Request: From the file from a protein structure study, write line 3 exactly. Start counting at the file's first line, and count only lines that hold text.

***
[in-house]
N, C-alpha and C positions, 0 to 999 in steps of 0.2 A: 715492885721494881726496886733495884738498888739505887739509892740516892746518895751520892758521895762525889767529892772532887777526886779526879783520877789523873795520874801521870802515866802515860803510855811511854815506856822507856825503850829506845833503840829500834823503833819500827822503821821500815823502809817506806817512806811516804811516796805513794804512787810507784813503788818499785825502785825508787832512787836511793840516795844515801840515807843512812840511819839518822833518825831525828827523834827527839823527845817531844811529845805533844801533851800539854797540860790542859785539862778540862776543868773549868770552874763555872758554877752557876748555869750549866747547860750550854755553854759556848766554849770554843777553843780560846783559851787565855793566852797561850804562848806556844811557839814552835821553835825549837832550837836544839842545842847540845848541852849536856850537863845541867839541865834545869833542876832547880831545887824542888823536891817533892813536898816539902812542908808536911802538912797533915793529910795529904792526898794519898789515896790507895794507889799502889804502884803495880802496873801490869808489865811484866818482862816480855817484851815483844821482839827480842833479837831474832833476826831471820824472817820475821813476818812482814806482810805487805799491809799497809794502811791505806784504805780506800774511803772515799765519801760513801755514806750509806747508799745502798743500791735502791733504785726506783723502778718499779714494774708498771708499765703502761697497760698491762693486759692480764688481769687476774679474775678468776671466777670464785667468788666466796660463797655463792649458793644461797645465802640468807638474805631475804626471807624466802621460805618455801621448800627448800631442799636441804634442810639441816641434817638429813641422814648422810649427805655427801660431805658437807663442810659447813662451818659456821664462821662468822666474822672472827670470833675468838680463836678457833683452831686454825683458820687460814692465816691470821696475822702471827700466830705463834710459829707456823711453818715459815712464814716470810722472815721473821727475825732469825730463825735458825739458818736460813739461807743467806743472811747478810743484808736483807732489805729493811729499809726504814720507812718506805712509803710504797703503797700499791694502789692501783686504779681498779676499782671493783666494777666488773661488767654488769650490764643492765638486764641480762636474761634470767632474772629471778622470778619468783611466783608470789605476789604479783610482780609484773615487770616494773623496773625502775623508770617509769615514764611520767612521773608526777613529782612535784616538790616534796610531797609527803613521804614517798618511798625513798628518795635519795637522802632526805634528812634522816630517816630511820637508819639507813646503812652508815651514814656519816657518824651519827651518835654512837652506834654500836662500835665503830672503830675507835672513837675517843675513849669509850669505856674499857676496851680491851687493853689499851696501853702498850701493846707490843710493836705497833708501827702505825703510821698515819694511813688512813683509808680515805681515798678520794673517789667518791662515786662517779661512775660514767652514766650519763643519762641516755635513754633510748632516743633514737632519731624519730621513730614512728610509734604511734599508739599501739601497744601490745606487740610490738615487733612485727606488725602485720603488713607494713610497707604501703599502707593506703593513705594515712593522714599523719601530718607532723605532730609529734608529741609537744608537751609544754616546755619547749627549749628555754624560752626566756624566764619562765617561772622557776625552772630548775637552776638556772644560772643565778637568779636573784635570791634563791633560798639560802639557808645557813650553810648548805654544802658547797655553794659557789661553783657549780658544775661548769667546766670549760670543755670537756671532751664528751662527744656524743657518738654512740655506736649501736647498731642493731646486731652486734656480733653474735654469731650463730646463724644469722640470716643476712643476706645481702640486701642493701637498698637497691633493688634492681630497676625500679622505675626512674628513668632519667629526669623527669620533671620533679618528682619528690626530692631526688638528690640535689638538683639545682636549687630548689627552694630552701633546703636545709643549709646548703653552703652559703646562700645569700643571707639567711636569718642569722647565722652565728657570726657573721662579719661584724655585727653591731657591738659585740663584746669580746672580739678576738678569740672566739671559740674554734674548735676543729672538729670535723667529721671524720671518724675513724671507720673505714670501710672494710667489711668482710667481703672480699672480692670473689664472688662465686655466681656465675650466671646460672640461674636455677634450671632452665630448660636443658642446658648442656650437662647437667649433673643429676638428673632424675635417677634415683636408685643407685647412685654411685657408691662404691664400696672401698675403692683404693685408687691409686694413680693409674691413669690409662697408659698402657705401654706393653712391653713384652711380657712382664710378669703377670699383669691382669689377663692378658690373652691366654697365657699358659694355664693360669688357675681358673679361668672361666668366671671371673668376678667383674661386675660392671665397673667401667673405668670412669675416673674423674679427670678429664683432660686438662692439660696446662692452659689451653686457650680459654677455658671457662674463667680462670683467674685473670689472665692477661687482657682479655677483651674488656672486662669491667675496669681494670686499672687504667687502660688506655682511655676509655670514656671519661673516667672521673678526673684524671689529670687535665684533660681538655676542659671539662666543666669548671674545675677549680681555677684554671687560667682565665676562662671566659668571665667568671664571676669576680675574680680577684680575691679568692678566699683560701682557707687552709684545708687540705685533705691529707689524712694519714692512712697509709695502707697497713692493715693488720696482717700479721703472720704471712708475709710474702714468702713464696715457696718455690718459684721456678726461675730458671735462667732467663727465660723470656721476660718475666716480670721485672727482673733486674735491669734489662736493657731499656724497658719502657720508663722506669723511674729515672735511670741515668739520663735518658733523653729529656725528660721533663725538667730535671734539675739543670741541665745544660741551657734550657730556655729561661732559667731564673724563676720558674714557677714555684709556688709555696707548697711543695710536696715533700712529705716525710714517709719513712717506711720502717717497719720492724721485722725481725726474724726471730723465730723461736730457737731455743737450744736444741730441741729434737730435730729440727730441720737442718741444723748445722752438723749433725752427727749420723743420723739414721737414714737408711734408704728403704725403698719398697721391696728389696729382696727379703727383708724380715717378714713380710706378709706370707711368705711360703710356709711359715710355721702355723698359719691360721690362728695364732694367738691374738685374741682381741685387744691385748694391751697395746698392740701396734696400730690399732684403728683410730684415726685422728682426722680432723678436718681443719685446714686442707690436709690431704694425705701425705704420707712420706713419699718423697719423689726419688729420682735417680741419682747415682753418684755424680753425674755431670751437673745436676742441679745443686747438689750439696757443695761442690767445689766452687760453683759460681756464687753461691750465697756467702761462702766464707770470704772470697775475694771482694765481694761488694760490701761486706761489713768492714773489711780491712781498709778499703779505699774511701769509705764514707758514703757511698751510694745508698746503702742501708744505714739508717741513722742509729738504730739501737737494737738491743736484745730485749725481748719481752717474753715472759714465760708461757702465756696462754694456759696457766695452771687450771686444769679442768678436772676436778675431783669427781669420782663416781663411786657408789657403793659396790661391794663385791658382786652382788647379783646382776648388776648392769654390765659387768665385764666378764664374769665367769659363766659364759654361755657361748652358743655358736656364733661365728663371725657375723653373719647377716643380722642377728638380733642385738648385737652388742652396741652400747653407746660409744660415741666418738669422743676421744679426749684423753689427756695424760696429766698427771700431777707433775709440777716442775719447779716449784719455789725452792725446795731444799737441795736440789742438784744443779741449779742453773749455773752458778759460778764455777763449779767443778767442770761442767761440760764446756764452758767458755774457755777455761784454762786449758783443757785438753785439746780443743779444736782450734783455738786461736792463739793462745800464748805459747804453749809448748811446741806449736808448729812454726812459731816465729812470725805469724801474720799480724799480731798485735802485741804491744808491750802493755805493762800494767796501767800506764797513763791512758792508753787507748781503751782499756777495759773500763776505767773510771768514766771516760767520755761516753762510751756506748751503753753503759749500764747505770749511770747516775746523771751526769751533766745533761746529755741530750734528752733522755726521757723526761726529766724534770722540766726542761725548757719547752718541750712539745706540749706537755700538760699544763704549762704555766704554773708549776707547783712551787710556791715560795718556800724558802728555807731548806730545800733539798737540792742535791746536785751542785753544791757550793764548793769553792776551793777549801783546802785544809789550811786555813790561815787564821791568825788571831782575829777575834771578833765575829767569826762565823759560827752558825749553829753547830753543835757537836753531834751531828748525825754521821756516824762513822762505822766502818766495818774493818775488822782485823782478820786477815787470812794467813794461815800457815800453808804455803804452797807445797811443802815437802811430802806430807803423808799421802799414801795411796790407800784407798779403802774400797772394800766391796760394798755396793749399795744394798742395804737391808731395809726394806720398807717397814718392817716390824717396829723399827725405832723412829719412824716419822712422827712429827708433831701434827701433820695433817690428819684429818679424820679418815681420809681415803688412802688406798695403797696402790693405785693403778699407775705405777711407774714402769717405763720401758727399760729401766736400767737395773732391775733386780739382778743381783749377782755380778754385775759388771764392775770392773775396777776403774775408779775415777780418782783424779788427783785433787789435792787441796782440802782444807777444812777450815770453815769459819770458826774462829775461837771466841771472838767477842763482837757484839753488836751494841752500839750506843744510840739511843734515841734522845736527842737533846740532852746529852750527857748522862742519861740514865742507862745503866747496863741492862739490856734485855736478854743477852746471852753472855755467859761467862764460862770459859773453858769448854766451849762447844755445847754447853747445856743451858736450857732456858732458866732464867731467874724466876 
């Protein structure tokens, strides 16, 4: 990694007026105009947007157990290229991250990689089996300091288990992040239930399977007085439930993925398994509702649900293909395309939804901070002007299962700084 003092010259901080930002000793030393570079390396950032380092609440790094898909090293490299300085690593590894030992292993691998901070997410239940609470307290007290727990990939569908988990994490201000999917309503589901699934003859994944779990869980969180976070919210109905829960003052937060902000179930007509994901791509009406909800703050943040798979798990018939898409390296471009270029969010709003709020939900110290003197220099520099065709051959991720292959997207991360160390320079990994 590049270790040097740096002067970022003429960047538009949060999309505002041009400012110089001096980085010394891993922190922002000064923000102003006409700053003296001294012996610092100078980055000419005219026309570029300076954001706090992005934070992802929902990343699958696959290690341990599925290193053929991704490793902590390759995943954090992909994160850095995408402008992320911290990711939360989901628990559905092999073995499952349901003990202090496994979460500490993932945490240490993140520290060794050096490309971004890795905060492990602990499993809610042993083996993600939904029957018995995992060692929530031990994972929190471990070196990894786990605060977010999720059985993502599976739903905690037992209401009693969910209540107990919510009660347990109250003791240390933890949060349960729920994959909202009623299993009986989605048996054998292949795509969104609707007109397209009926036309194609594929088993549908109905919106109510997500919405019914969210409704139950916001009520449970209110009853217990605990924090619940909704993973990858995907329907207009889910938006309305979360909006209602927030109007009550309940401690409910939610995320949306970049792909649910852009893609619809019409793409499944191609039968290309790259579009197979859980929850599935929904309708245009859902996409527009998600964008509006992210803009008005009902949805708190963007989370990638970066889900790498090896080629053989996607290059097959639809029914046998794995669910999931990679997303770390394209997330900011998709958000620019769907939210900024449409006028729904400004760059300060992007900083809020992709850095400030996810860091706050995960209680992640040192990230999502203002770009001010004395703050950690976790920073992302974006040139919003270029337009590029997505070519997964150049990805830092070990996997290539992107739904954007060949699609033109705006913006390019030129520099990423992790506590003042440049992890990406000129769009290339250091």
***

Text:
């Protein structure tokens, strides 16, 4: 990694007026105009947007157990290229991250990689089996300091288990992040239930399977007085439930993925398994509702649900293909395309939804901070002007299962700084 003092010259901080930002000793030393570079390396950032380092609440790094898909090293490299300085690593590894030992292993691998901070997410239940609470307290007290727990990939569908988990994490201000999917309503589901699934003859994944779990869980969180976070919210109905829960003052937060902000179930007509994901791509009406909800703050943040798979798990018939898409390296471009270029969010709003709020939900110290003197220099520099065709051959991720292959997207991360160390320079990994 590049270790040097740096002067970022003429960047538009949060999309505002041009400012110089001096980085010394891993922190922002000064923000102003006409700053003296001294012996610092100078980055000419005219026309570029300076954001706090992005934070992802929902990343699958696959290690341990599925290193053929991704490793902590390759995943954090992909994160850095995408402008992320911290990711939360989901628990559905092999073995499952349901003990202090496994979460500490993932945490240490993140520290060794050096490309971004890795905060492990602990499993809610042993083996993600939904029957018995995992060692929530031990994972929190471990070196990894786990605060977010999720059985993502599976739903905690037992209401009693969910209540107990919510009660347990109250003791240390933890949060349960729920994959909202009623299993009986989605048996054998292949795509969104609707007109397209009926036309194609594929088993549908109905919106109510997500919405019914969210409704139950916001009520449970209110009853217990605990924090619940909704993973990858995907329907207009889910938006309305979360909006209602927030109007009550309940401690409910939610995320949306970049792909649910852009893609619809019409793409499944191609039968290309790259579009197979859980929850599935929904309708245009859902996409527009998600964008509006992210803009008005009902949805708190963007989370990638970066889900790498090896080629053989996607290059097959639809029914046998794995669910999931990679997303770390394209997330900011998709958000620019769907939210900024449409006028729904400004760059300060992007900083809020992709850095400030996810860091706050995960209680992640040192990230999502203002770009001010004395703050950690976790920073992302974006040139919003270029337009590029997505070519997964150049990805830092070990996997290539992107739904954007060949699609033109705006913006390019030129520099990423992790506590003042440049992890990406000129769009290339250091």